Quick! Read this on slowing down!


Please take the time to sit quietly with Andrew Sullivan’s recent article on sitting quietly. My family has been emailing our responses to each other. (Yes, I recognize the irony.) In addition, if you haven’t already seen Photographer Eric Pickersgill’s photographs on the isolation effect of cellphones, take time to check those out.

One of my sons-in-law emailed his first thoughts on Sullivan’s piece (which will make more sense if you’re read Sullivan’s article) which I’d like to share:

Thanks for sharing this. I’ve felt this way for years – just a vague fear of what social media and incessant connection is doing/will do to us. It’s why I postponed getting a smartphone for many years. And it’s why I quit Facebook a few years ago. Not to proselytize, but I’ve barely missed it at all.

Sullivan said:

“For if there is no dark night of the soul anymore that isn’t lit with the flicker of the screen, then there is no morning of hopefulness either.”

What I’ve found is that not only is it hard to find time away from the screens and little meaningless validations, but it’s increasingly hard to even want it – to want to spend some quiet time or to even ponder “enduring it.”

That’s dangerous.

I think you could put together a church/organization/group that basically takes all its direction and meaning from these thoughts from the article:

“The reason we live in a culture increasingly without faith is not because science has somehow disproved the unprovable, but because the white noise of secularism has removed the very stillness in which it might endure or be reborn…If the churches came to understand that the greatest threat to faith today is not hedonism but distraction, perhaps they might begin to appeal anew to a frazzled digital generation…It is the routine that gradually creates a space that lets your life breathe.”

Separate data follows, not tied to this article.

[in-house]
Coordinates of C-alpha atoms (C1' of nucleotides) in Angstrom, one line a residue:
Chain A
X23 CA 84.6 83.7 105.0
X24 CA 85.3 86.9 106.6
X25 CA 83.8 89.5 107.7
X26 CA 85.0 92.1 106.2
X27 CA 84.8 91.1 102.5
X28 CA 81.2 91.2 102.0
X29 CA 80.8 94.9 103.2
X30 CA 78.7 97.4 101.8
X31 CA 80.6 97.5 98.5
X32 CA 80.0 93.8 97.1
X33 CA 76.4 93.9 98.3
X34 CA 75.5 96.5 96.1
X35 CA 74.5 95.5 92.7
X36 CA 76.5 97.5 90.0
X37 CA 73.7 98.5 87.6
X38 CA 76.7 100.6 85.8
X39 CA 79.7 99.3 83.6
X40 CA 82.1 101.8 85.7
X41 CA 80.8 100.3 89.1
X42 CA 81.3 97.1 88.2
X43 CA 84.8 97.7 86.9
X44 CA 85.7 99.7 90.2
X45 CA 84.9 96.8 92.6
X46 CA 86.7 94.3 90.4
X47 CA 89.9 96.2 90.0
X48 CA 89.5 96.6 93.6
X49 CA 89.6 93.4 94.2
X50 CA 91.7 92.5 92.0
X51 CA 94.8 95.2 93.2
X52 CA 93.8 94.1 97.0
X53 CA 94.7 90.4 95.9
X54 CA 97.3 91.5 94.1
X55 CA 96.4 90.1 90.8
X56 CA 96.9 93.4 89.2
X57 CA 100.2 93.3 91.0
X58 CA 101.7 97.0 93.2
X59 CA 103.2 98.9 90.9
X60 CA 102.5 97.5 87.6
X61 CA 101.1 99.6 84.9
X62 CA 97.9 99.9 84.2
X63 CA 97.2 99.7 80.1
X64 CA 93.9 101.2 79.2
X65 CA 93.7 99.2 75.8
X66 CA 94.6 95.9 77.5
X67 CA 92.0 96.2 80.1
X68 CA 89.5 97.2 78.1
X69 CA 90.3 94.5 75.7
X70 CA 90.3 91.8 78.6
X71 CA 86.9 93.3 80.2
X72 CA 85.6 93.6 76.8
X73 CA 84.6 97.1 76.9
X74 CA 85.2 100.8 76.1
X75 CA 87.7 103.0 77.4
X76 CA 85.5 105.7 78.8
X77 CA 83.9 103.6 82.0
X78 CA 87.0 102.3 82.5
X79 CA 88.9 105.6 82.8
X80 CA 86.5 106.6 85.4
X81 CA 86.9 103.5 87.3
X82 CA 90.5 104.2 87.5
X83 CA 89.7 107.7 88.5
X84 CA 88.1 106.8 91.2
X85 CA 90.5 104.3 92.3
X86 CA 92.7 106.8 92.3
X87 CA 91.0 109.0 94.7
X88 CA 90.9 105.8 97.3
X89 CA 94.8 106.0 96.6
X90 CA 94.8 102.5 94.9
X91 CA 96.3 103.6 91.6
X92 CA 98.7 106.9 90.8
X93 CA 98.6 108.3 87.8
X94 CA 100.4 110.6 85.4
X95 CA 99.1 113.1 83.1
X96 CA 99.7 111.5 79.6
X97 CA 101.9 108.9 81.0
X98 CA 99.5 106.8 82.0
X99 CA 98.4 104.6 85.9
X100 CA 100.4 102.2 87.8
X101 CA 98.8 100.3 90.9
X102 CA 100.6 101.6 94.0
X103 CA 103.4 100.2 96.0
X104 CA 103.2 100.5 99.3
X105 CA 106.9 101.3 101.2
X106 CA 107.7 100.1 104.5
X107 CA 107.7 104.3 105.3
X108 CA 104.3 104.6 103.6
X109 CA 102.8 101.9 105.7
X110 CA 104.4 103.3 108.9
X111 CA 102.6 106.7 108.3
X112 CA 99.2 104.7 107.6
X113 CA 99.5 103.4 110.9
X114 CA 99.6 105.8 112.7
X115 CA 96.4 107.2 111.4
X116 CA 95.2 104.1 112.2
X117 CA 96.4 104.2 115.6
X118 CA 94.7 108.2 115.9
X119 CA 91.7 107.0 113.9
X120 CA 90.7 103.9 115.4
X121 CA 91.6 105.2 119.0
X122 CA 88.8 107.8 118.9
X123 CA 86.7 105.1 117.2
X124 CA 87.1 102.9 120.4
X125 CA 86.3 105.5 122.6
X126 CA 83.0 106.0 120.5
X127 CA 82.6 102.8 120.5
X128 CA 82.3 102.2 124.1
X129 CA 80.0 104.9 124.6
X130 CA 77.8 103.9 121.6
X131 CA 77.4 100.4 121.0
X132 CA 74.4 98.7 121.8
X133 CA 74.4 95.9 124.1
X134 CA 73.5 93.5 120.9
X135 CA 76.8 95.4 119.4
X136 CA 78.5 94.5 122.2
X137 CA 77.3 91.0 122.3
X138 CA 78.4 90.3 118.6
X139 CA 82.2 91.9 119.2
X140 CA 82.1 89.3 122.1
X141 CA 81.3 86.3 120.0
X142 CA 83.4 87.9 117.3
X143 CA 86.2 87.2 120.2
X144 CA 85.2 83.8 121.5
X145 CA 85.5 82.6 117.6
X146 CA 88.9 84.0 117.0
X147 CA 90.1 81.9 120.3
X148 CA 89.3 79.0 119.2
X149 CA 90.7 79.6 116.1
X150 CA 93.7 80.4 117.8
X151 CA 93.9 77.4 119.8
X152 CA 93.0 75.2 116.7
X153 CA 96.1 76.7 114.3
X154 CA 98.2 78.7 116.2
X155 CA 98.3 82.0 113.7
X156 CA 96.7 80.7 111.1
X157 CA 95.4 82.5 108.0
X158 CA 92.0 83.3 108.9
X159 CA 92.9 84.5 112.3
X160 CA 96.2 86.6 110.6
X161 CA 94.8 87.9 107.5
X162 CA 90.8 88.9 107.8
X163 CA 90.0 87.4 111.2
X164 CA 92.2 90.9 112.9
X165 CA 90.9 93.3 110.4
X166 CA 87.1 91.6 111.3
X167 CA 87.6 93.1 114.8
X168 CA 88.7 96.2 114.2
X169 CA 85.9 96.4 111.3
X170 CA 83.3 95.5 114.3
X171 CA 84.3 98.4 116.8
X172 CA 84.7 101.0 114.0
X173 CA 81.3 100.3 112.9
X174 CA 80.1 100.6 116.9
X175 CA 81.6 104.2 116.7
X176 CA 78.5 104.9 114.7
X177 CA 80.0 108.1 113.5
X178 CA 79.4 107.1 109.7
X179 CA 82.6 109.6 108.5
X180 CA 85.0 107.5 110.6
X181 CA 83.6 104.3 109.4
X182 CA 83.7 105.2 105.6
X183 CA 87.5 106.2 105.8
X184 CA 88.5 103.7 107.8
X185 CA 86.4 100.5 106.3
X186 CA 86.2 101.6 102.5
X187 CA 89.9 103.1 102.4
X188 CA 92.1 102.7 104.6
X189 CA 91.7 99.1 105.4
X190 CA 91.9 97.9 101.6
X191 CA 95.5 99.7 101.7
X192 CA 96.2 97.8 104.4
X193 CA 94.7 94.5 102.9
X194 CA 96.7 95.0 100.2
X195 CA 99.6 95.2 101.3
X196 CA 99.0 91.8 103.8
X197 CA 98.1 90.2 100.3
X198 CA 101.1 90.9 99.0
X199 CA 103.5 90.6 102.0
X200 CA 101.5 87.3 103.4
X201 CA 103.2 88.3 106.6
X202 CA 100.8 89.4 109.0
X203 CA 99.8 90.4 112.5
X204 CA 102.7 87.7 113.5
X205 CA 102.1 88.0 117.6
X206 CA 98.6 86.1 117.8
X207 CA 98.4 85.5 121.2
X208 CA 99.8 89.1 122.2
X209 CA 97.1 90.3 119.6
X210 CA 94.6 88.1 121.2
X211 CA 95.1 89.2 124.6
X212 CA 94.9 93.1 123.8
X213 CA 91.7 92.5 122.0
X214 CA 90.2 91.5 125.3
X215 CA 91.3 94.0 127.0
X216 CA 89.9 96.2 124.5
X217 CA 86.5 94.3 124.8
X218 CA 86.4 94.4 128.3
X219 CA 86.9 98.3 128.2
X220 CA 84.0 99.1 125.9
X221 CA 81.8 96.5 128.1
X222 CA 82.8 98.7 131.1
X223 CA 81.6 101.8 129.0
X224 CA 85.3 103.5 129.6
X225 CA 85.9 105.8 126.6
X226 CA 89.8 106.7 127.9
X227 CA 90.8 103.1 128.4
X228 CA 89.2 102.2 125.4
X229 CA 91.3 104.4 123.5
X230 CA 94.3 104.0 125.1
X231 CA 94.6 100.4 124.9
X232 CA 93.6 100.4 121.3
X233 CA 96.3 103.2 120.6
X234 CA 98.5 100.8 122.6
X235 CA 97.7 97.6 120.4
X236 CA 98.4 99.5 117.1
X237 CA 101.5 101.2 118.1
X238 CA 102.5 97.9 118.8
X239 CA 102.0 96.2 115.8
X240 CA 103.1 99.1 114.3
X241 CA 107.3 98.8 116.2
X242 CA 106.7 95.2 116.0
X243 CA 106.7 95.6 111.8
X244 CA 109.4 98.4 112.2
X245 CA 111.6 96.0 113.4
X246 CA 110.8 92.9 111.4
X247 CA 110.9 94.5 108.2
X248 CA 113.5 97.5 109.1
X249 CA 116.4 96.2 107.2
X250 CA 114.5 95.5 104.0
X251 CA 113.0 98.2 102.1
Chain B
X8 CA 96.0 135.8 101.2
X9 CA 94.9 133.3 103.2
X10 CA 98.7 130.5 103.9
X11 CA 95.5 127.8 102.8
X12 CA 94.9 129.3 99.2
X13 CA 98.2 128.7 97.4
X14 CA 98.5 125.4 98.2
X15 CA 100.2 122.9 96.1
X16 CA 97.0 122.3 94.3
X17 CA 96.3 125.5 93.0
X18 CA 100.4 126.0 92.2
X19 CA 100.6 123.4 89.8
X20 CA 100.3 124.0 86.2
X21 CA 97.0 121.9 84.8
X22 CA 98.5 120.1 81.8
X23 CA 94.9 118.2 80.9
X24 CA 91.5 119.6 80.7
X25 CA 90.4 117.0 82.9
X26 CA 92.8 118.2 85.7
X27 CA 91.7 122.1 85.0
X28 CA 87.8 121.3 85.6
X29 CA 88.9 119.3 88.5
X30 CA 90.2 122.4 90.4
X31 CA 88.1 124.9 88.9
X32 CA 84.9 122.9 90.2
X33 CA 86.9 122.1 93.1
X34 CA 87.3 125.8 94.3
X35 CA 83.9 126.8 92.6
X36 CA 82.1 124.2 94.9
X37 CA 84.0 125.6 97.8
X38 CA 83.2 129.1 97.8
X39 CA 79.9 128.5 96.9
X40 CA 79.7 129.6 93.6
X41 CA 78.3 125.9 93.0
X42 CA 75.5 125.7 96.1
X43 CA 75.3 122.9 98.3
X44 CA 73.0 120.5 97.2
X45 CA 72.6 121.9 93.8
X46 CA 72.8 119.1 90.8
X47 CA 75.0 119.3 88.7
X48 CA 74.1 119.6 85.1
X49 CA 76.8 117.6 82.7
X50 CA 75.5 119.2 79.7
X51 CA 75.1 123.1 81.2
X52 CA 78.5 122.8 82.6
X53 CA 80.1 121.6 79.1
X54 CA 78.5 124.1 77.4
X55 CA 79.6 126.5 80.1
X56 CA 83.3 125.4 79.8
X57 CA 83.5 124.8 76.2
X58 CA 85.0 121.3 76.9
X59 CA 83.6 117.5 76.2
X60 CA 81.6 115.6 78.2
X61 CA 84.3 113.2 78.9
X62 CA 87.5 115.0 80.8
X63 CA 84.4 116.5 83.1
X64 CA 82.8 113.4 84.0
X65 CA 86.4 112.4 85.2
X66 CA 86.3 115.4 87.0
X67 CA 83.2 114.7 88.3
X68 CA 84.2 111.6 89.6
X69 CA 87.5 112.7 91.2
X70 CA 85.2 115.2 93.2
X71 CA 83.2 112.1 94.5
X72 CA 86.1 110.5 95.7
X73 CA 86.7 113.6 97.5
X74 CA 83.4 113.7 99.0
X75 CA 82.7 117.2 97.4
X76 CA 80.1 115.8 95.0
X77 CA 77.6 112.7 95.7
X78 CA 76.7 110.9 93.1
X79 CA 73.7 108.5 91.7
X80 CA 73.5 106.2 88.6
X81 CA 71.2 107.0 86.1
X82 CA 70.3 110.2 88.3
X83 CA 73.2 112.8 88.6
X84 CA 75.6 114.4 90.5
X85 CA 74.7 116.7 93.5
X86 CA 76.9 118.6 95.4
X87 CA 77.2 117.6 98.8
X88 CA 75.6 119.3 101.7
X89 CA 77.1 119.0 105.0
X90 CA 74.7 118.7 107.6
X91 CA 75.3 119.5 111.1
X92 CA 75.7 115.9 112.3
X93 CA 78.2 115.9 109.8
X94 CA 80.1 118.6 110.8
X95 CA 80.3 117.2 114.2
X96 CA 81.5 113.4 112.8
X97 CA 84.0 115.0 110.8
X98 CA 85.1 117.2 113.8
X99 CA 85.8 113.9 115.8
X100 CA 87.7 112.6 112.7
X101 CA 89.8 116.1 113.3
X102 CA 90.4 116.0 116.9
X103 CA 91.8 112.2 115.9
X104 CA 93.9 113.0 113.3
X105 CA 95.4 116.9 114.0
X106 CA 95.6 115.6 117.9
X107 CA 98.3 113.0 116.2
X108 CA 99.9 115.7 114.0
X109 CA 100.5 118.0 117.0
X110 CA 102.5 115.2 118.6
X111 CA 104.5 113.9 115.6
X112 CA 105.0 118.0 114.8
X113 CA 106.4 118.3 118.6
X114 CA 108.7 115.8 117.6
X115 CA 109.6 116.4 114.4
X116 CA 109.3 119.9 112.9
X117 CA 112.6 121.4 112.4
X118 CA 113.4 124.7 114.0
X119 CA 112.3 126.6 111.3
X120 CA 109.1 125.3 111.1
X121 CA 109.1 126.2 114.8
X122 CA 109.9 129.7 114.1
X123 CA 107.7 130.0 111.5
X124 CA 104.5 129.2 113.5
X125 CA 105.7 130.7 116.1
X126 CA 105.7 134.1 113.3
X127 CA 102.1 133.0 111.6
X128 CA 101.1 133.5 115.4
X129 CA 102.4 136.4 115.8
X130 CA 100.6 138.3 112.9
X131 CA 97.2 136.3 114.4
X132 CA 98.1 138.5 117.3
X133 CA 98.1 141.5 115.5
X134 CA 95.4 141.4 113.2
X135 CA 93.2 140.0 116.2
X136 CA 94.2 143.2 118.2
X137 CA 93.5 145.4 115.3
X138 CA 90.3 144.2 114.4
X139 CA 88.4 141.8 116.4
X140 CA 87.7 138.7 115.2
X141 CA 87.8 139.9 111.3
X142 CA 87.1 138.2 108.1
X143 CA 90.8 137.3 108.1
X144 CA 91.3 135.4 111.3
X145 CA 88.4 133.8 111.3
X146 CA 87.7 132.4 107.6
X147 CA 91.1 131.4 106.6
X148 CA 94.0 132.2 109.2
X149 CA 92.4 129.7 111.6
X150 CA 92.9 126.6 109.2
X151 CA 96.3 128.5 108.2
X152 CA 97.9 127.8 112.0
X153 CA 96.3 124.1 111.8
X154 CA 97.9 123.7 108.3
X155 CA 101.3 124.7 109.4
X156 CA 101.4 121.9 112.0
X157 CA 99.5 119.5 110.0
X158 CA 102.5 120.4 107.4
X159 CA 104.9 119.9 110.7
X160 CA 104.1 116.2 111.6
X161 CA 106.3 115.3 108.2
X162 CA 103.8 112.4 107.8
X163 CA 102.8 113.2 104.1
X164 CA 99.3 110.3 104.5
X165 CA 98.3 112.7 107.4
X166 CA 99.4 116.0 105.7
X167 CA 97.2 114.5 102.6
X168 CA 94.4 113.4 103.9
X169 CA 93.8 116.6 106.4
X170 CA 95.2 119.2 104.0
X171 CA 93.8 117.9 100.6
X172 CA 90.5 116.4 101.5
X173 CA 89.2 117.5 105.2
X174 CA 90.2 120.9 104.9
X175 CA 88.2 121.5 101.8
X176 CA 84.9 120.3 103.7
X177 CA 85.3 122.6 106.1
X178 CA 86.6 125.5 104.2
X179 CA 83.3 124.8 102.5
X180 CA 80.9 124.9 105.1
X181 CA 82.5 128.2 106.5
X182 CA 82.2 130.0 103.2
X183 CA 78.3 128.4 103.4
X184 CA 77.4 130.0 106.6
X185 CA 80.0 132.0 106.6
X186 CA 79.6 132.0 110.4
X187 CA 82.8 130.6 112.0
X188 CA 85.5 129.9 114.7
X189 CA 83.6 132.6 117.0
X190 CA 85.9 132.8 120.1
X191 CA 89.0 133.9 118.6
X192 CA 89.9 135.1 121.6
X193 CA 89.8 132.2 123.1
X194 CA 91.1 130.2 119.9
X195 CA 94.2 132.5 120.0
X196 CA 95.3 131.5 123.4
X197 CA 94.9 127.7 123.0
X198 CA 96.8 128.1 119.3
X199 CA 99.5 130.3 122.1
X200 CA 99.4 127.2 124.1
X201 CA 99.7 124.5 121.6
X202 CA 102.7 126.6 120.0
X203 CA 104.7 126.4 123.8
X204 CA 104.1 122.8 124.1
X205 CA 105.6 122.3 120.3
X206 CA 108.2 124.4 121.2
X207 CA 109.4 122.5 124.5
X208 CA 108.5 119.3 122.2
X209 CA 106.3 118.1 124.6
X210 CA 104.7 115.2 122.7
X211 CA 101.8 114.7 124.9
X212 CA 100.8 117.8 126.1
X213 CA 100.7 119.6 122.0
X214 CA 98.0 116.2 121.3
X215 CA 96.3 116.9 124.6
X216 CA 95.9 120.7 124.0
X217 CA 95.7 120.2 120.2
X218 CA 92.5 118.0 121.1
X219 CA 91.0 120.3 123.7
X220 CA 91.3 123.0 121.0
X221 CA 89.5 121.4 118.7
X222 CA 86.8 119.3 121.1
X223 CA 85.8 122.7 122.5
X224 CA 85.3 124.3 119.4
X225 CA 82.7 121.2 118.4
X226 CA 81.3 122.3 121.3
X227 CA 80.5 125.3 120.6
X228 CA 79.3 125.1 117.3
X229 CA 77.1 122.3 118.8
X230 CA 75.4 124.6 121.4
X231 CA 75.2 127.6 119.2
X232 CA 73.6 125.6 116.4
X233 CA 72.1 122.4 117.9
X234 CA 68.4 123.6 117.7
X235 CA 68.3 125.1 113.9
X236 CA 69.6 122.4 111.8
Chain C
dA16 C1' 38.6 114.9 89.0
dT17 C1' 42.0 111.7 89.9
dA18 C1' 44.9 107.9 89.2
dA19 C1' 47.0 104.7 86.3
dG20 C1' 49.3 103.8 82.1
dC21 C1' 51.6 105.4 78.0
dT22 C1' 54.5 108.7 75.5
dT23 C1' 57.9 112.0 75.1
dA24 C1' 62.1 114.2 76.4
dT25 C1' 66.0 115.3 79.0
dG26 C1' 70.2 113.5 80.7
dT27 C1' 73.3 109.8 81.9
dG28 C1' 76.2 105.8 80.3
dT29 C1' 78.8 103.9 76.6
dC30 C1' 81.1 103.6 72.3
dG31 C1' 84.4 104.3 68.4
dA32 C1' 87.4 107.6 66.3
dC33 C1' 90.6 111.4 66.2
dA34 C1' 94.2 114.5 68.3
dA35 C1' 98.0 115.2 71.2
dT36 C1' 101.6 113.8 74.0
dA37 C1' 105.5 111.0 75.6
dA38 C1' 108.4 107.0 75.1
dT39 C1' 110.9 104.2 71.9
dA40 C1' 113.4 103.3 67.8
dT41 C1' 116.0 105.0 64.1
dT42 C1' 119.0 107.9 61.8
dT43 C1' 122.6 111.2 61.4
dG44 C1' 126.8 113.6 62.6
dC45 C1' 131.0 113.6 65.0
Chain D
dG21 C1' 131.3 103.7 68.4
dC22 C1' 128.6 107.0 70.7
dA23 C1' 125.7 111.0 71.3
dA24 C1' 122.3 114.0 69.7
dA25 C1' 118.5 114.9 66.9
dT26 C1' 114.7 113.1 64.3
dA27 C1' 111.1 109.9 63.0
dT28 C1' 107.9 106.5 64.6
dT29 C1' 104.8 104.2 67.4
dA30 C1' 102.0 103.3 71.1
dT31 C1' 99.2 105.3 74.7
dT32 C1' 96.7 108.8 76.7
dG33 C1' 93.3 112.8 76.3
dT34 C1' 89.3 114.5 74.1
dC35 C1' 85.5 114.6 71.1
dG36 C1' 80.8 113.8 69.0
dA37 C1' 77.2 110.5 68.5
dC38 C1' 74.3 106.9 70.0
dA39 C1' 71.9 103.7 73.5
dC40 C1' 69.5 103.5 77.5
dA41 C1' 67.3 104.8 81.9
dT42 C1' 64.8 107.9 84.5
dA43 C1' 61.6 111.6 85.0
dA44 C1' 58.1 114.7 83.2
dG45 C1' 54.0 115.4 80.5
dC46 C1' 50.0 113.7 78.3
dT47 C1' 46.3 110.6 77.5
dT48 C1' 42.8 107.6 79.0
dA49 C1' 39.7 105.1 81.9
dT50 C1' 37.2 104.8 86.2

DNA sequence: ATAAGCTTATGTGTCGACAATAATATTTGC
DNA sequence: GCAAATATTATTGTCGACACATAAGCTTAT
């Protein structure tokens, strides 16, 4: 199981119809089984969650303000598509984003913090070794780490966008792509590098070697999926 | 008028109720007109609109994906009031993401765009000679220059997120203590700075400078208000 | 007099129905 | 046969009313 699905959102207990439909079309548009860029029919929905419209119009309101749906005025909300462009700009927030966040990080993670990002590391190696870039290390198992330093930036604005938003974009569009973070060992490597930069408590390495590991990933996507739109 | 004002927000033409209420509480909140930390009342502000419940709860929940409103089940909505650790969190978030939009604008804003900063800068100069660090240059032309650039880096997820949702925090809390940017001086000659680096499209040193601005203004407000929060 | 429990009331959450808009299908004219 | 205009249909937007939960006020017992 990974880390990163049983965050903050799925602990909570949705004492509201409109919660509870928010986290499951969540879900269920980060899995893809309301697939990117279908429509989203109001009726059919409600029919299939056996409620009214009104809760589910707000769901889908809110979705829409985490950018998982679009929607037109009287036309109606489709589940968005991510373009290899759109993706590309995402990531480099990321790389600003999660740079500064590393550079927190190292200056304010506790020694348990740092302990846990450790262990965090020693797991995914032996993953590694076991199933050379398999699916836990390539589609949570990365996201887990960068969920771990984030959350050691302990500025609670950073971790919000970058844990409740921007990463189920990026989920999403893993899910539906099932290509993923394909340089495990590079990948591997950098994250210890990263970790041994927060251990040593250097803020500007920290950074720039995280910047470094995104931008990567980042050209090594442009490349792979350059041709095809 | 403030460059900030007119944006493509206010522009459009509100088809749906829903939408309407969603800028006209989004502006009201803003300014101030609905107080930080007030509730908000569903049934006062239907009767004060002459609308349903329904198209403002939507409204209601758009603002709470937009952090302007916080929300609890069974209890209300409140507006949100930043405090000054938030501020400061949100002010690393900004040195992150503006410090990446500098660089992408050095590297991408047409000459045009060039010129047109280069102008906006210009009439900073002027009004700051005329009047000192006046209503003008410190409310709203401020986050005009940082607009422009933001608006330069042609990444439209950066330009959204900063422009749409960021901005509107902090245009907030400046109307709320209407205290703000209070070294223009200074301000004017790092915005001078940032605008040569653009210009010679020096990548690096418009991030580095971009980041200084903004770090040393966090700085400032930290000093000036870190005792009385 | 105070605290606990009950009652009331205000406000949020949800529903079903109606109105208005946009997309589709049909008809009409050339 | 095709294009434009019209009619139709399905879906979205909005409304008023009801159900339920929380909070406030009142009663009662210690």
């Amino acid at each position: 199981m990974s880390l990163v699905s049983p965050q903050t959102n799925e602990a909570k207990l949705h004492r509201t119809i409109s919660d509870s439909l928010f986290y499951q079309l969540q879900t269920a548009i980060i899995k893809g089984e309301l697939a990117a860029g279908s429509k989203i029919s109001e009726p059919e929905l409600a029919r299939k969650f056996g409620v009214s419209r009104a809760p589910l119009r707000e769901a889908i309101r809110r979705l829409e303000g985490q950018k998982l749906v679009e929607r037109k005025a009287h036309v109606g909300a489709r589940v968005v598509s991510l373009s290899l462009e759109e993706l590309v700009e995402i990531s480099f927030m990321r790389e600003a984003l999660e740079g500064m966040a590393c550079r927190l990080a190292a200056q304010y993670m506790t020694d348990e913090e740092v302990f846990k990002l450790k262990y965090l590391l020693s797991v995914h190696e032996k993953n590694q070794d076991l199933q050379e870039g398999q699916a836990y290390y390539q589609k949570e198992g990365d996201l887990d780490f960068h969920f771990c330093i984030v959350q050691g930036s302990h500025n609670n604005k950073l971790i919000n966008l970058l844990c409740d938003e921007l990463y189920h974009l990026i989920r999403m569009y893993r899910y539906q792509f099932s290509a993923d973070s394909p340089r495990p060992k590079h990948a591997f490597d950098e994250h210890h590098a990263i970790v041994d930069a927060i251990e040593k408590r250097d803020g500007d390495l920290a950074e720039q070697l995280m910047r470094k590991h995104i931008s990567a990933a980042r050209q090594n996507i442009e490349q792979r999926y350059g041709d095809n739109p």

Aren’t we all suffocating? I’ve found it’s virtually impossible to resist the urge to check notifications or texts or messages. But what isn’t impossible is turning off notifications (e.g., email while on vacation) or – better still – just ending my co-dependent, unhealthy, dysfunctional relationship with social media. I really don’t think it does anything positive for our lives. It’s just giving little dopamine boosts – just like a Percocet or a cigarette drag – and we find that we need more and more, we need it to go to sleep at night and get out of bed in the morning, that 11 “likes” aren’t enough anymore.

People say they can’t live without it. I think they’re almost right. I think they can’t live with it.

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